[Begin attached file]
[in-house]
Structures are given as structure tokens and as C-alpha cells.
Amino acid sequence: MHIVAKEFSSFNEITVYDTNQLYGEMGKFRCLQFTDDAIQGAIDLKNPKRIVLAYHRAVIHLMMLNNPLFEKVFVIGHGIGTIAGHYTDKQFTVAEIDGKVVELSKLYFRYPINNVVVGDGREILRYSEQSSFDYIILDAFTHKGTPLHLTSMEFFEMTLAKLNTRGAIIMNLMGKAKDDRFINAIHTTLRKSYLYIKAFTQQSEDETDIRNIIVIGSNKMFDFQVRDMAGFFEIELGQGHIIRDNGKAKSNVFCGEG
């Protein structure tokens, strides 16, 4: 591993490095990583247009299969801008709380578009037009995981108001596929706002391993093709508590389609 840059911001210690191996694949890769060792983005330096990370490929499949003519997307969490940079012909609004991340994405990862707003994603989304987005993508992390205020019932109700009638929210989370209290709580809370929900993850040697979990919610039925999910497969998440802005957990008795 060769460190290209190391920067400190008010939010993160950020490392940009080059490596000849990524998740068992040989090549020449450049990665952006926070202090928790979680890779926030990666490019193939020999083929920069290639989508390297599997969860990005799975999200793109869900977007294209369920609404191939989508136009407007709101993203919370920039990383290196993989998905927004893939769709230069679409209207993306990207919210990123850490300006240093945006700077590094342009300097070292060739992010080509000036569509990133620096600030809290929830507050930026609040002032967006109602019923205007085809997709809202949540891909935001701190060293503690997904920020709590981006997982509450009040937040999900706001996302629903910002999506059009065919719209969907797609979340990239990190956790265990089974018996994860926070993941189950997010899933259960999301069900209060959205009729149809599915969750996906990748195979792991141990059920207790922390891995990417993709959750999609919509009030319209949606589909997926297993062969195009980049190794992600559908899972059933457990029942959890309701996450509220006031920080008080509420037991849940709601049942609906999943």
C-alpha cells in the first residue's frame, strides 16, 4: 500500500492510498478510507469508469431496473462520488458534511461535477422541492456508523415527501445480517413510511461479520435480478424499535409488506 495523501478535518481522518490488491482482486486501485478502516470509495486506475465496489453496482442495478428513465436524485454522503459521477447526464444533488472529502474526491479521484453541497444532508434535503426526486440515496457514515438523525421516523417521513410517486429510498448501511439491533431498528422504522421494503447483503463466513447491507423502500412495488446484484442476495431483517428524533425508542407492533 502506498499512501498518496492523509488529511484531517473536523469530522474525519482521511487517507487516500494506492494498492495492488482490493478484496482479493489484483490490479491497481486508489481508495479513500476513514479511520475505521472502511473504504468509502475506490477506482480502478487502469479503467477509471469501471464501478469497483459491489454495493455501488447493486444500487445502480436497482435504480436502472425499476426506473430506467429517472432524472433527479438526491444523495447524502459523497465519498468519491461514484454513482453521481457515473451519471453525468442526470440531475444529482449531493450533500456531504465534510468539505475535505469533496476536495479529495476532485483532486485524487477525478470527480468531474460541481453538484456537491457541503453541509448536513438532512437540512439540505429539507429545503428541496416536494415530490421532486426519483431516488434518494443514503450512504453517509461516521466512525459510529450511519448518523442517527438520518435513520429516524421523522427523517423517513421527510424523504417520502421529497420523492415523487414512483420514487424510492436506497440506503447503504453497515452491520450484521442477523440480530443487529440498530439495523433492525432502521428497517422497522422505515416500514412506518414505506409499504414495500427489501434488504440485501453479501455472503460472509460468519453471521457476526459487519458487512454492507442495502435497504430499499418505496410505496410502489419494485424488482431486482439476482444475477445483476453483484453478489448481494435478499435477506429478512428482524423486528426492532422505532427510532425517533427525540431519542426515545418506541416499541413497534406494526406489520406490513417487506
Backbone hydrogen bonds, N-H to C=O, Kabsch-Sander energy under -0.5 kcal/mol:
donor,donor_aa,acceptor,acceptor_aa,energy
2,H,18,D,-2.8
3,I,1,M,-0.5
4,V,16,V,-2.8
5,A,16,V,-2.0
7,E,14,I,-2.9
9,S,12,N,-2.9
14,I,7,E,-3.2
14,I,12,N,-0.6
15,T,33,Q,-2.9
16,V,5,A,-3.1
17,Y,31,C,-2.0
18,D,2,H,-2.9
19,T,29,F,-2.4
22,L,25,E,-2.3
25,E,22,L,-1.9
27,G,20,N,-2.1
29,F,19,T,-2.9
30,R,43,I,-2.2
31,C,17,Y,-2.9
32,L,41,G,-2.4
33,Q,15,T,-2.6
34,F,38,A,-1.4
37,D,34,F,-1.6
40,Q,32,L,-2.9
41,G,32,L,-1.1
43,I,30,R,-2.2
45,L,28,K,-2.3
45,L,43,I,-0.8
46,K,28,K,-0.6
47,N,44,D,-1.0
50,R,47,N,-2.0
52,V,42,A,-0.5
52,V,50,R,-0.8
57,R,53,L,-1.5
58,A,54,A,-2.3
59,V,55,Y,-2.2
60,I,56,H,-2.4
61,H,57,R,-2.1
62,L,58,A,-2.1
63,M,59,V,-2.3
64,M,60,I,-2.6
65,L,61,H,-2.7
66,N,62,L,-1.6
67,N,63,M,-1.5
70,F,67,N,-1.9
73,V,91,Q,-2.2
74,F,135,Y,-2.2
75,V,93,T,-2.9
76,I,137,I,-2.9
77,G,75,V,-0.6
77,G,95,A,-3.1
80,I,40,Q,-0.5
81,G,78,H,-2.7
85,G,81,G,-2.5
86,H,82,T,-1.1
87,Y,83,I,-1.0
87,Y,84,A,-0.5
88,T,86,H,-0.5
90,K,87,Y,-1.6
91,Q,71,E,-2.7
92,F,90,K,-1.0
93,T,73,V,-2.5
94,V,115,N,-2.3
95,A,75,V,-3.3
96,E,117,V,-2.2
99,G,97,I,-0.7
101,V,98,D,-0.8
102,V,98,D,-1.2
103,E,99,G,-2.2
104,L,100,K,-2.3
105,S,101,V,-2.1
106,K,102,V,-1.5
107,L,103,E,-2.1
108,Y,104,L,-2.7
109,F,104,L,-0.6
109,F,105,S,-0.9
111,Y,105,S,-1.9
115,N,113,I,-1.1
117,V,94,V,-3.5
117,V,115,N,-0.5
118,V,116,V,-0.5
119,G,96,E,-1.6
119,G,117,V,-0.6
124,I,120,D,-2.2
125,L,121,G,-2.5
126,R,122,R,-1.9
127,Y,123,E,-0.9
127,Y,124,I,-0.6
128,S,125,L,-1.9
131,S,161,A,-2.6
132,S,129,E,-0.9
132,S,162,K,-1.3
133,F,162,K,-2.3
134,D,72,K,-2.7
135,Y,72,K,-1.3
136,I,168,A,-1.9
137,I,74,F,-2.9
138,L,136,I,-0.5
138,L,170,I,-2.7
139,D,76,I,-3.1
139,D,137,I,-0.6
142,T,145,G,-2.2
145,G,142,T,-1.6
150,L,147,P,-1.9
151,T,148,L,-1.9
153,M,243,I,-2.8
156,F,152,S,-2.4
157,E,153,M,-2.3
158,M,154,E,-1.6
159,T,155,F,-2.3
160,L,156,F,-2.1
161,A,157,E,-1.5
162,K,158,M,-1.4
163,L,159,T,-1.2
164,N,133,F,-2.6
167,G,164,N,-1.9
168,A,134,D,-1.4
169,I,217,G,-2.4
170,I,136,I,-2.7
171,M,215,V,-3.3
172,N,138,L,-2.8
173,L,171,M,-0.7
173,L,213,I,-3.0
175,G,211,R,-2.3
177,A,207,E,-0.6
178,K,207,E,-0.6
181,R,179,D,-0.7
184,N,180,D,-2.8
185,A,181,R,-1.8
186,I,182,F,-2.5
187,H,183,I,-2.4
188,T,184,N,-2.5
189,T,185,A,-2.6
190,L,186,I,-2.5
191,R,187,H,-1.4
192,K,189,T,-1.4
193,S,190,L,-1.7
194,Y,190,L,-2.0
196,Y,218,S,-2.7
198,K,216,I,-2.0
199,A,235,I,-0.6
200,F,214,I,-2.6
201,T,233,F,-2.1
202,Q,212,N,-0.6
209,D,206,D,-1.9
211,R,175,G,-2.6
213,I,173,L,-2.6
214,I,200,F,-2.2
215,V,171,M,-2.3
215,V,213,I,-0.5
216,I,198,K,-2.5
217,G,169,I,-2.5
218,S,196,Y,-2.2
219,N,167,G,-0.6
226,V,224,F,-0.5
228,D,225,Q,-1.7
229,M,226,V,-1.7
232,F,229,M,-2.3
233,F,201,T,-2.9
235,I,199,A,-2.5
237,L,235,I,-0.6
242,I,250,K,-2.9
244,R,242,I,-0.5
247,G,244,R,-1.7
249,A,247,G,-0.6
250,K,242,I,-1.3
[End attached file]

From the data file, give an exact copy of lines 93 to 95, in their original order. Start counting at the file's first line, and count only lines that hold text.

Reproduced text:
126,R,122,R,-1.9
127,Y,123,E,-0.9
127,Y,124,I,-0.6